Office of Cancer Control and Prevention

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Video Transcript

Improving Your Oral Cancer Awareness

We want to thank you for coming to this oral cancer screening today. 

While you are waiting for your screening, we wish to provide you with a brief education on oral cancer.

You might ask, “What is oral cancer?”

Well, oral cancer may be seen as an abnormal growth in the mouth or throat.

It may appear as a white or red sore in the mouth that does not go away within a few weeks.

Oral cancer can be found in various locations in the mouth, throat and on the tongue or lip.

Here are few examples of what oral cancer might look like:

In picture #1, the arrow is pointing to a red patch, which is an early sign of oral cancer.

Pictures 2 & 3 show more advanced stages of oral cancer on the gums and tongue.

I would like to share a few of the risk behaviors for oral cancer.

The biggest risk factor is smoking.  Smoking cigarettes, pipes, and/or cigars is dangerous and can lead to oral cancer.  Chewing tobacco may also lead to oral cancer.

In addition, drinking four or more alcoholic drinks per day increases your risk of oral cancer.

So, if you smoke and drink alcohol, your risk of  getting oral cancer is 15 times greater than someone who does not smoke or drink.

There are other behaviors that also increase the risk of getting oral cancer.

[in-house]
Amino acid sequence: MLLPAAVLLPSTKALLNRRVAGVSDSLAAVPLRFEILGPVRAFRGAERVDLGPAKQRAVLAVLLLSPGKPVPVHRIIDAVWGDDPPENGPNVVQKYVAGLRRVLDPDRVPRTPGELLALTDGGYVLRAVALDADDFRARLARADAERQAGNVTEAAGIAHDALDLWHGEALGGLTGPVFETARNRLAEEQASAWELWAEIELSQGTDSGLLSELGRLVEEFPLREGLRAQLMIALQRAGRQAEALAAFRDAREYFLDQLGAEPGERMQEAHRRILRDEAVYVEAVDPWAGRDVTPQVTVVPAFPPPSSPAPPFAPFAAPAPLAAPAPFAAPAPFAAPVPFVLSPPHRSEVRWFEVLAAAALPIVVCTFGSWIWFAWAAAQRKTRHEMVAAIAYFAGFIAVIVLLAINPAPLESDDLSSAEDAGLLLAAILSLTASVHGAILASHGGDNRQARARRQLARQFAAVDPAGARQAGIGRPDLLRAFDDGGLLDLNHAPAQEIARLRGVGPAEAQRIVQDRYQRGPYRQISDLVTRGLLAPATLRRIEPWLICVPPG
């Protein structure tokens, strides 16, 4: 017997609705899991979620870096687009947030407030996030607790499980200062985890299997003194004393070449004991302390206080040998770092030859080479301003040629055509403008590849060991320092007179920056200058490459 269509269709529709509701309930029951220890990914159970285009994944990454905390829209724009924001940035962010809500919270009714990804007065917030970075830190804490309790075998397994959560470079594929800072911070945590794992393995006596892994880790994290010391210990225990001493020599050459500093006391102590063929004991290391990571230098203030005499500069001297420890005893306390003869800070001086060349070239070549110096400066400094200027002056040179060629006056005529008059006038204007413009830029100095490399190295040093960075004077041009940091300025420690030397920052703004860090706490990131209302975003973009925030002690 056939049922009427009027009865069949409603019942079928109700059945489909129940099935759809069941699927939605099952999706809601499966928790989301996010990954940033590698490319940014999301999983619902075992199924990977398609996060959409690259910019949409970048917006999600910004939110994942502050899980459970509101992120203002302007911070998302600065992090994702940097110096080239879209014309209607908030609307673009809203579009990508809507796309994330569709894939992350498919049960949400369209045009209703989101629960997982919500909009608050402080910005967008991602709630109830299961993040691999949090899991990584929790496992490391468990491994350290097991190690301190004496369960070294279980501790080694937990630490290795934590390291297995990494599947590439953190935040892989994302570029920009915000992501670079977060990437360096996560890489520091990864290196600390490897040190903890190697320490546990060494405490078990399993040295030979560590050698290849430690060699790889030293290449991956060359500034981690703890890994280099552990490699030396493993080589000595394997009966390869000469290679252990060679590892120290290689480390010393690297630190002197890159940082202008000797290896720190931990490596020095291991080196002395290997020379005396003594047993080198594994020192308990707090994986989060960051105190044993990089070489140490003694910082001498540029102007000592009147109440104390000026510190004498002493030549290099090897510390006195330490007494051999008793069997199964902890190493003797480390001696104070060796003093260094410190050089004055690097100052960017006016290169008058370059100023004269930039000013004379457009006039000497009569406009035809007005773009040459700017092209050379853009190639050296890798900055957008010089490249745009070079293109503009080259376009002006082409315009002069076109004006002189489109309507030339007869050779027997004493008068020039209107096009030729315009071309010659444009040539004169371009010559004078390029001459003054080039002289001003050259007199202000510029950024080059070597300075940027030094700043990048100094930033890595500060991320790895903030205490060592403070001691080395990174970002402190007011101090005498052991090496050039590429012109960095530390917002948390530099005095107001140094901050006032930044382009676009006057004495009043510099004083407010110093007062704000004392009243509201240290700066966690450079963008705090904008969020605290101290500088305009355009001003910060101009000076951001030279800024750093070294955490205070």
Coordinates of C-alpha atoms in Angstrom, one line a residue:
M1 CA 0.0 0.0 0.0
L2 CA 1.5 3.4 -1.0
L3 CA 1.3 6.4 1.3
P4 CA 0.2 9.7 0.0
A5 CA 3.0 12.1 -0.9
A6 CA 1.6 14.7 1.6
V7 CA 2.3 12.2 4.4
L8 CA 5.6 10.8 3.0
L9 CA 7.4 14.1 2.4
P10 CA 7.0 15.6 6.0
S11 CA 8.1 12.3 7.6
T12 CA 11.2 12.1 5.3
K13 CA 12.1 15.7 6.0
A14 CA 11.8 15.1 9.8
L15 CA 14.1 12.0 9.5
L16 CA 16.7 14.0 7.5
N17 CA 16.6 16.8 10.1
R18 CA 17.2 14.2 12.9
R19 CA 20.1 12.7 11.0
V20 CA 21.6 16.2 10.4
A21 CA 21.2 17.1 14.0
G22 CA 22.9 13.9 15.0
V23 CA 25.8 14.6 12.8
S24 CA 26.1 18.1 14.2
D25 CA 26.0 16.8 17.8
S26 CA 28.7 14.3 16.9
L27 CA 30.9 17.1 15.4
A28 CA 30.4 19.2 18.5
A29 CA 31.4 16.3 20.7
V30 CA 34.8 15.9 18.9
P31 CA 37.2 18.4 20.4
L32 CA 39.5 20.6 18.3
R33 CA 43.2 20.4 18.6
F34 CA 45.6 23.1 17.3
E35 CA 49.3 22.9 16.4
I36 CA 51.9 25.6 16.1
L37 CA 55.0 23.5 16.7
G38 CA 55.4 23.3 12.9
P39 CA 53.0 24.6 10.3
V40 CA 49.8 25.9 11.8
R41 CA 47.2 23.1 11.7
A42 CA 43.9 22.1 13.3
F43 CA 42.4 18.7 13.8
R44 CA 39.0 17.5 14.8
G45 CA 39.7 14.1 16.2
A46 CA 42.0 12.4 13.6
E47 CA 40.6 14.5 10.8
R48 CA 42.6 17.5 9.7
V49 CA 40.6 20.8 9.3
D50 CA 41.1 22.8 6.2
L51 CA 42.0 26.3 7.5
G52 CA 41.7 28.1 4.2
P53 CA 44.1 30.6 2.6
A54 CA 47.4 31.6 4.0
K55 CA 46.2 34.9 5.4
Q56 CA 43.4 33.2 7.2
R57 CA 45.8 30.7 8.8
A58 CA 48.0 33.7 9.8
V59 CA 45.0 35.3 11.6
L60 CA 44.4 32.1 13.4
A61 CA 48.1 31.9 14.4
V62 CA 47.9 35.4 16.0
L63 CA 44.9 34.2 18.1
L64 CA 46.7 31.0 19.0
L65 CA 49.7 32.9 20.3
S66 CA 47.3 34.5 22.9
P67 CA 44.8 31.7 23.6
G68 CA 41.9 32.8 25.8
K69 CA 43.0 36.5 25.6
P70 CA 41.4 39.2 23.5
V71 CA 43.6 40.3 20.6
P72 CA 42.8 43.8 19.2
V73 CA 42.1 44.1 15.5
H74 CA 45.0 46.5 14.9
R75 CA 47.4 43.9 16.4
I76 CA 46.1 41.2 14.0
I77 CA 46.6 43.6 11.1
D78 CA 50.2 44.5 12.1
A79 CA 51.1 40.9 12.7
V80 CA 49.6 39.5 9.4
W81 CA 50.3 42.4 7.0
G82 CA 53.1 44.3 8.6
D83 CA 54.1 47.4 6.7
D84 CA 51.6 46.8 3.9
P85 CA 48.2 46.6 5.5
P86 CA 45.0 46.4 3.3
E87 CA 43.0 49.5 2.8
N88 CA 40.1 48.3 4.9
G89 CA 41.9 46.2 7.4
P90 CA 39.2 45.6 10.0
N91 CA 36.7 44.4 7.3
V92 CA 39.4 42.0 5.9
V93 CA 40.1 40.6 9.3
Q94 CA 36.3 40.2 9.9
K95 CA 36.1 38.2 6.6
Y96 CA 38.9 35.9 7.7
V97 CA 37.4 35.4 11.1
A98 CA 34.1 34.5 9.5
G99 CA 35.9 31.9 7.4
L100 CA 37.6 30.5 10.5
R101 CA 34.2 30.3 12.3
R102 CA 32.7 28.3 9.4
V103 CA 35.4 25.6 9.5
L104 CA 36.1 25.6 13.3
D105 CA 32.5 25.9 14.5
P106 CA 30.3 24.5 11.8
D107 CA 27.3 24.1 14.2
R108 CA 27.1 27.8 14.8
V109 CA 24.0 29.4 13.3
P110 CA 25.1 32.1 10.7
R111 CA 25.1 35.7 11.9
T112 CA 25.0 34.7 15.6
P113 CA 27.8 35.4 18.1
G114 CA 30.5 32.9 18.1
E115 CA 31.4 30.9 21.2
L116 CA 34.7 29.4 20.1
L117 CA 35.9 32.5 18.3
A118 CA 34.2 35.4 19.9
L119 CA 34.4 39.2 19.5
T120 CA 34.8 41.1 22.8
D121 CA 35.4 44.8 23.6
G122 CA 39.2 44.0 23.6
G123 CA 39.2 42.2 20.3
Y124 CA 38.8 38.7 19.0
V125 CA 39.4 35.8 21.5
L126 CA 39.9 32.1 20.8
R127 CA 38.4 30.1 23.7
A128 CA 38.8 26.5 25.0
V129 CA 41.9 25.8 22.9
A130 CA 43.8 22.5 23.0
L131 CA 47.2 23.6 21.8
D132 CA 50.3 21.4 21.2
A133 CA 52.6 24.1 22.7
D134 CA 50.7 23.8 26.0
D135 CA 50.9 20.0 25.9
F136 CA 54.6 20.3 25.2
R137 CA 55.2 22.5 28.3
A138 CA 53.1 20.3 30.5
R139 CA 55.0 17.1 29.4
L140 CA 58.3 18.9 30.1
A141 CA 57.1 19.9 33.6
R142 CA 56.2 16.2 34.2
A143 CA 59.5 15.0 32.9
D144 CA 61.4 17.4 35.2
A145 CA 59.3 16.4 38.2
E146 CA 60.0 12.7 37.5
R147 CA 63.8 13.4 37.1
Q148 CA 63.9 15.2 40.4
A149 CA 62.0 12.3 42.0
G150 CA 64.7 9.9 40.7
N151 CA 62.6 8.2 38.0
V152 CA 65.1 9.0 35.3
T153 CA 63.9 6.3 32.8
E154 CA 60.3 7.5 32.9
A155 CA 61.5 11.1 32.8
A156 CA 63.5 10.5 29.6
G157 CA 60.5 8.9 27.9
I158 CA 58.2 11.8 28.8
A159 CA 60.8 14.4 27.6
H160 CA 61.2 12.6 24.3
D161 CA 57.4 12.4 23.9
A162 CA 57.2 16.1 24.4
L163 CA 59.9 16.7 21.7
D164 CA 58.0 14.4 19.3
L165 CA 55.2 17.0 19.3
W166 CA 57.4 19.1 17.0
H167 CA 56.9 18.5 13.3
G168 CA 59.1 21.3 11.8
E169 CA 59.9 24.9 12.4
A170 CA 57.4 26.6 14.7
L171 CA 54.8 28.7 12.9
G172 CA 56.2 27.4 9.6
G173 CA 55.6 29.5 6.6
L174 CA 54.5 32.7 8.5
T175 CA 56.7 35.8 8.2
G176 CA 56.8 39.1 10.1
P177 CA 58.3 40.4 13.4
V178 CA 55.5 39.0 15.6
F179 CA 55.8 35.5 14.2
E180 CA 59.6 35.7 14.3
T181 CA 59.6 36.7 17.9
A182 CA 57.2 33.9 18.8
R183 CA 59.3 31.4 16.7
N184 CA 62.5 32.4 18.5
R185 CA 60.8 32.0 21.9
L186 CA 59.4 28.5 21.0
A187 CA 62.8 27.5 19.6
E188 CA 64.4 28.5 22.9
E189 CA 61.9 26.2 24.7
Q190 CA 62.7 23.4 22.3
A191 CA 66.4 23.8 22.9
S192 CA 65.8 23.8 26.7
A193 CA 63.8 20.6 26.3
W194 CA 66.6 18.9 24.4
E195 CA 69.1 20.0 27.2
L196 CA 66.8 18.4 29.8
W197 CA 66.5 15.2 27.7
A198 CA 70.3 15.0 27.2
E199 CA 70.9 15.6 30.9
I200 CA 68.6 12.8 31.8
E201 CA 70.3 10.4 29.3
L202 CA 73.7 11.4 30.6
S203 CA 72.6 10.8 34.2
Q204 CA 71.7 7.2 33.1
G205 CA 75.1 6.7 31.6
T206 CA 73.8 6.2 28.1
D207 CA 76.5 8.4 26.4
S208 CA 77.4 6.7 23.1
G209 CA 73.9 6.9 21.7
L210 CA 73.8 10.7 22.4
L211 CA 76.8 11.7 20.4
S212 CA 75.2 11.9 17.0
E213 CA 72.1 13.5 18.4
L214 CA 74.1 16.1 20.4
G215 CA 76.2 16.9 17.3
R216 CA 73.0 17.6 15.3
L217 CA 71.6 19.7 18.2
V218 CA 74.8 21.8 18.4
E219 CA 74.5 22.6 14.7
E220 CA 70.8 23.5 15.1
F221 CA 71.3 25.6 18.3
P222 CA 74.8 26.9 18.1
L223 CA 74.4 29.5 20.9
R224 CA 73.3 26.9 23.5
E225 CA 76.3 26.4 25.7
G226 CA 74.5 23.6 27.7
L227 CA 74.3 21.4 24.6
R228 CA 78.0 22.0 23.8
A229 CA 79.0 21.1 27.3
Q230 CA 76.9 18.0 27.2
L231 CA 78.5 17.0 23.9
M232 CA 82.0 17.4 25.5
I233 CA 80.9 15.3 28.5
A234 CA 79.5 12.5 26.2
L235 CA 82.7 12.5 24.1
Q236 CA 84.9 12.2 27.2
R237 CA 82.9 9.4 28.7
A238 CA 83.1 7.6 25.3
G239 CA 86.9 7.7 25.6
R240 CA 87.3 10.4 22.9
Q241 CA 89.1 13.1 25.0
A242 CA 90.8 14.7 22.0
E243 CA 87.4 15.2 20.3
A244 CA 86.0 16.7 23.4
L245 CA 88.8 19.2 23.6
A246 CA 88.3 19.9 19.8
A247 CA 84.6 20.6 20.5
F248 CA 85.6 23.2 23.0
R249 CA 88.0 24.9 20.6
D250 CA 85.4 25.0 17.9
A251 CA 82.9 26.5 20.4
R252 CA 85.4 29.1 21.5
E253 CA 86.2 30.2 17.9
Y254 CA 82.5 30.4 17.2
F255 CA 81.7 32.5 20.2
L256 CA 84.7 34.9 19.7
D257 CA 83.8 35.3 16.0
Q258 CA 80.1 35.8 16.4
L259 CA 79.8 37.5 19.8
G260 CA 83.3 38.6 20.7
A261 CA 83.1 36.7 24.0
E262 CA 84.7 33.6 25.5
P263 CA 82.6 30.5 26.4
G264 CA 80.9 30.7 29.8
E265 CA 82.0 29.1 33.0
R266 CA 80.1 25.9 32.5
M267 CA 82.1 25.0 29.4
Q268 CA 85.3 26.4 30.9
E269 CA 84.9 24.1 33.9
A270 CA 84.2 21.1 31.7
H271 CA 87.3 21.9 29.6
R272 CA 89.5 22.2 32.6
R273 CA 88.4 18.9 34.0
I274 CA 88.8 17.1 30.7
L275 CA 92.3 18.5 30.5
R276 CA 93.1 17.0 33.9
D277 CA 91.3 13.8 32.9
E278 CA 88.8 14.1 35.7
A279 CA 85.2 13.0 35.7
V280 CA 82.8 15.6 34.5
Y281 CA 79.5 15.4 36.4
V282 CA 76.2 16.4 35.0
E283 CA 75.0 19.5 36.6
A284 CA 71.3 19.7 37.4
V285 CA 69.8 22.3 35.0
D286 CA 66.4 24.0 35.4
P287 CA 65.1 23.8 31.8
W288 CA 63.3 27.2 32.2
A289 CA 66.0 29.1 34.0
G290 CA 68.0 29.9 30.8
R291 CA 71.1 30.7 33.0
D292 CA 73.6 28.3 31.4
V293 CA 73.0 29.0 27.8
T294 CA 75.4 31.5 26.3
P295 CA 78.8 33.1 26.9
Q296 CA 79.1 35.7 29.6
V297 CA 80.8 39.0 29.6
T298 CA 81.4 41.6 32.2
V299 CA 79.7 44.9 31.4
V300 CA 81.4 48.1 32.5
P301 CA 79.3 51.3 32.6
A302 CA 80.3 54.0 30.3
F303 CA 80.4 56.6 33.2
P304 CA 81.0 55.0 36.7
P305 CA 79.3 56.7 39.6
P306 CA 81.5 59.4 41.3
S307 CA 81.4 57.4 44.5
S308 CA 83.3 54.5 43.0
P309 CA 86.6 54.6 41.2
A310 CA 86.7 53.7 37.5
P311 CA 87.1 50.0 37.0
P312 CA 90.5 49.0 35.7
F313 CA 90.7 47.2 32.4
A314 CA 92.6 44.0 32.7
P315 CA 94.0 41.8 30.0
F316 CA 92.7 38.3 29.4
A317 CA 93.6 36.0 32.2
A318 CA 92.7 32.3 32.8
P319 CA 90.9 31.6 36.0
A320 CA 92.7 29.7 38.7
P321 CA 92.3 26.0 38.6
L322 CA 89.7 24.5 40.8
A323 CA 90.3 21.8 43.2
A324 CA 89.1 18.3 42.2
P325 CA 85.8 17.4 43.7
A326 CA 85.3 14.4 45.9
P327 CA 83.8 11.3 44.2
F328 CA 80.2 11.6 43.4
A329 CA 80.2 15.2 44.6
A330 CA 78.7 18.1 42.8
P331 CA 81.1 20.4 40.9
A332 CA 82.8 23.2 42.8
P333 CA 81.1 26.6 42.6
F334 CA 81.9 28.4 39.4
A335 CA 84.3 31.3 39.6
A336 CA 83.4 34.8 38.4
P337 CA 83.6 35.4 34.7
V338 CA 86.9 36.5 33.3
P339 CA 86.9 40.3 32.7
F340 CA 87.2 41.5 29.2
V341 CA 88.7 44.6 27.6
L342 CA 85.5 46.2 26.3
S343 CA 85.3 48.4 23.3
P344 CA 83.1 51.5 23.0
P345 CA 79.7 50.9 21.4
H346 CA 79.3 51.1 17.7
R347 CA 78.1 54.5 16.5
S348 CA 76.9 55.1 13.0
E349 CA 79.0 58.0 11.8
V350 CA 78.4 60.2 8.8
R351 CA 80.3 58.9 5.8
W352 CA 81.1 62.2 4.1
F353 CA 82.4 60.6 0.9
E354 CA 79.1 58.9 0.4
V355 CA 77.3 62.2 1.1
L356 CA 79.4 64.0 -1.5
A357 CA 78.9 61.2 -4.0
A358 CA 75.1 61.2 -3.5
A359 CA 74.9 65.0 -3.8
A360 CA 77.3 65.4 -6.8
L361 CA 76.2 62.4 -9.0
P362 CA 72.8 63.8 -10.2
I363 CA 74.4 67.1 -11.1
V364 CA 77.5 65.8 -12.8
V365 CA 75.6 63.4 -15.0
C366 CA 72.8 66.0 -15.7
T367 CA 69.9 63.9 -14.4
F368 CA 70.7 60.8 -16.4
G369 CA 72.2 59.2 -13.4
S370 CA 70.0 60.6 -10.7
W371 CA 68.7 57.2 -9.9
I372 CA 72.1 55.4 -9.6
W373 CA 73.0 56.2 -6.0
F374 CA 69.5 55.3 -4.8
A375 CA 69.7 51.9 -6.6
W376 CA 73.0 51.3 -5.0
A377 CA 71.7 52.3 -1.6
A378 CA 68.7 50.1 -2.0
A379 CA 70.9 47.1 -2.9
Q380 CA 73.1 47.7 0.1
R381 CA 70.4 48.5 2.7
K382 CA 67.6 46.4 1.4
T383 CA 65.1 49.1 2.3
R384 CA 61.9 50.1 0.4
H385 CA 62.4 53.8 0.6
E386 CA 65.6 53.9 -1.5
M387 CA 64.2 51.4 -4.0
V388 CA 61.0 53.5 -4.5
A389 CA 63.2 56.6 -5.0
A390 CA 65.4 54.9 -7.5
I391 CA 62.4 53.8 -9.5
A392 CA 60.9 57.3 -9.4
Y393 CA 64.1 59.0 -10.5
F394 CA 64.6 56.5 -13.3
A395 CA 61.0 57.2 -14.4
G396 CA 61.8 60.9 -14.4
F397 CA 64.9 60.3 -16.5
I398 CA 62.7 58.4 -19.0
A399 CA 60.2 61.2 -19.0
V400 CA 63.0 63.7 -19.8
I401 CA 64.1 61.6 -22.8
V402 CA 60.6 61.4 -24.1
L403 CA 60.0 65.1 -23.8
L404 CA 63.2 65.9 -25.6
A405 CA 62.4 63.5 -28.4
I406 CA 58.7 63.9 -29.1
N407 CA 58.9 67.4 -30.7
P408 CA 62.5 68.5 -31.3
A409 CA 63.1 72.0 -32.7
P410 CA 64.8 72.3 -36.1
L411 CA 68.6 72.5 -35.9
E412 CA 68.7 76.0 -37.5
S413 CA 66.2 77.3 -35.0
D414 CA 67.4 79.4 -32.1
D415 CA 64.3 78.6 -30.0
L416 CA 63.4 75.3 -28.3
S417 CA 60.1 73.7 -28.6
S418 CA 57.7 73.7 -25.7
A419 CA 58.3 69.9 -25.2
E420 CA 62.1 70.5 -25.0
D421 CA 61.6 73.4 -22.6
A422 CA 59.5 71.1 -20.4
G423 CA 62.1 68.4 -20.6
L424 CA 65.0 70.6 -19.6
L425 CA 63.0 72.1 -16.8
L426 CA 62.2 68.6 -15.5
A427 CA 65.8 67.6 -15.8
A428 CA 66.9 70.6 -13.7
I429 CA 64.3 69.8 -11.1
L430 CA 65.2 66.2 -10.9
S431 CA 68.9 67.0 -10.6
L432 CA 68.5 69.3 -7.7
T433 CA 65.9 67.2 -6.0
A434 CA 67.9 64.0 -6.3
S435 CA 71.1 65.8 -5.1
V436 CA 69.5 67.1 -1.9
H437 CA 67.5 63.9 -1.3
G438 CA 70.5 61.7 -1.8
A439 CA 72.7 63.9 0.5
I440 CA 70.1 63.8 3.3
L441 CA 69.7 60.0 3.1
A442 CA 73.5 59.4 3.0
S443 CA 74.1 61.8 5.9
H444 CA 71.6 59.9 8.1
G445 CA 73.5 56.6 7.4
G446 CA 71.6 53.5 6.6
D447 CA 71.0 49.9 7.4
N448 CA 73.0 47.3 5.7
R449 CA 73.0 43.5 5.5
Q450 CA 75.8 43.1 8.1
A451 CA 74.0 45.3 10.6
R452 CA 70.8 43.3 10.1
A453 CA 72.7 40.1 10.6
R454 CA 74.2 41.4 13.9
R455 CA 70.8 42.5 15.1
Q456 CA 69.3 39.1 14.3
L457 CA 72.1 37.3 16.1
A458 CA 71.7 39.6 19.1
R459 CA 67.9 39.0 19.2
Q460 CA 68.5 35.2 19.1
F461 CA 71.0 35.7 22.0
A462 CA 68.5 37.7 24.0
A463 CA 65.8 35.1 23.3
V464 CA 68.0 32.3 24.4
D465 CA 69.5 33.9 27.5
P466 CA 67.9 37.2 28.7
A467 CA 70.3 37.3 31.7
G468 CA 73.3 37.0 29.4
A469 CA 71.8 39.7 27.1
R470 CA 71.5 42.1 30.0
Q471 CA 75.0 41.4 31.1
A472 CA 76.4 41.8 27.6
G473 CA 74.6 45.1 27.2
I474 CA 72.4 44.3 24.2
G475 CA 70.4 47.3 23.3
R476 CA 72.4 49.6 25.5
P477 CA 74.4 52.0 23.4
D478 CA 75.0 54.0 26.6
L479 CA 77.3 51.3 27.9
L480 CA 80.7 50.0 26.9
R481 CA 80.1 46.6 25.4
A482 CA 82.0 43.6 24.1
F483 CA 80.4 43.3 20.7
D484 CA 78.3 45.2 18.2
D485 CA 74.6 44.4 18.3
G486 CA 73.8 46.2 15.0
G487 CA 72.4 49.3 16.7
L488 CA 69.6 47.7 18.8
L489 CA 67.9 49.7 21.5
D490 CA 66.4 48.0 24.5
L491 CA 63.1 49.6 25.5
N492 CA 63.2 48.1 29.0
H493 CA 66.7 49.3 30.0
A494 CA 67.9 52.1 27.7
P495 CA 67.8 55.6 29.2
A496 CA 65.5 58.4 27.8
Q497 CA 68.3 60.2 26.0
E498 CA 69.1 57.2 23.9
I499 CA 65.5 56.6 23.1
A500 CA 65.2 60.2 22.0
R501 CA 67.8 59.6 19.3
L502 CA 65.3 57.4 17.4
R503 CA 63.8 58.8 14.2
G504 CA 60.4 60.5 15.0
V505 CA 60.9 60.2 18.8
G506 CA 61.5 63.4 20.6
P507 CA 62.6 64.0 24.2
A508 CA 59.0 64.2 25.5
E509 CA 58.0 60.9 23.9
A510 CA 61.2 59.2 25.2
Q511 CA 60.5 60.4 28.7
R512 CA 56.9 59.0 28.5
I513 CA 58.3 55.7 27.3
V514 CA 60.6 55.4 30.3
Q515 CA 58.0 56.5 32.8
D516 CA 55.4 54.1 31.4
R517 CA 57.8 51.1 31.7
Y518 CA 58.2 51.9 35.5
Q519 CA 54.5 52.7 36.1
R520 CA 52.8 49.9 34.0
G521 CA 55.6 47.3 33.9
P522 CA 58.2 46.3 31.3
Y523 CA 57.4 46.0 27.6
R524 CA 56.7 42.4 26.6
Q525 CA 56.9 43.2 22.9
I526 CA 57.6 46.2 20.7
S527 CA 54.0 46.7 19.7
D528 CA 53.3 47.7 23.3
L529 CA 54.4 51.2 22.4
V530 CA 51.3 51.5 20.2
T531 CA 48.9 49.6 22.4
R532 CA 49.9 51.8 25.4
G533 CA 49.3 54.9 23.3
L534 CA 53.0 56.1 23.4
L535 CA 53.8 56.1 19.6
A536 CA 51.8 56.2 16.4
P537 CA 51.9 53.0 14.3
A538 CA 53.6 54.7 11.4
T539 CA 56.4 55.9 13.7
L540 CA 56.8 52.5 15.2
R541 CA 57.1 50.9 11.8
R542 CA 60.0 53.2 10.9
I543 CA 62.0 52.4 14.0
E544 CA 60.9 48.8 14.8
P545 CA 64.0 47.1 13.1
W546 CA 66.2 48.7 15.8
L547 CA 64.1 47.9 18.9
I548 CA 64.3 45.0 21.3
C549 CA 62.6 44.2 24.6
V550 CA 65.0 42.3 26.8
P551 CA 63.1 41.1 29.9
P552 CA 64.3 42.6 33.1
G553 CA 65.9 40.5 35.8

Human papilloma virus, or HPV is a virus commonly transmitted through sexual behavior.   While sexual behavior does not increase your risk for oral cancer, becoming infected with HPV does.

About 36% of those who have oral cancer also have HPV.  HPV is also responsible for many cervical cancer cases.

Other risk behaviors for oral cancer include excessive exposure to radiation, such as getting too much sun, which can contribute to some lip cancers.  Eating a poor diet where one does not get enough fruits and vegetables also increases your risk of developing oral cancer. 

I would like to share with you the seven major signs of oral cancer.  Beginning with a painless red or white patch inside the mouth that doesn’t go away, a mouth or lip sore that does not heal within a few weeks, difficulty swallowing, a change in the way dentures fit, bleeding from the mouth, jaw or ear pain, and numbness of the gums or lips.

It is important to understand that even though you may have some of these symptoms, it does not mean that you have oral cancer. 

However, if you do have any of these signs or symptoms, you should be examined by your dentist or physician as soon as possible.

You may ask, “What happens during an oral cancer screening?”   “Is it painful?”

The screening only takes a few minutes and is completely painless.  During the screen, the dentist examines the roof of your mouth, your throat, the insides of your cheeks and lips, and the top, bottom, and sides of your tongue.

The dentist will be looking for any signs of cancer, which can include red or white patches that have not healed in a few weeks.

Remember, getting regular dental checkups every six months can detect oral cancer early.

Many people get oral cancer.  About 34,000 people in the United States are diagnosed with oral cancer each year.

Like with any cancer, early detection is key.  For those who have oral cancer that is found early, 90% will be alive 5 years later.

But, for those who have their oral cancer diagnosed later, only 35% will be alive after 5 years.

So please make sure oral cancer screening is something you have done every six months.  It could save your life!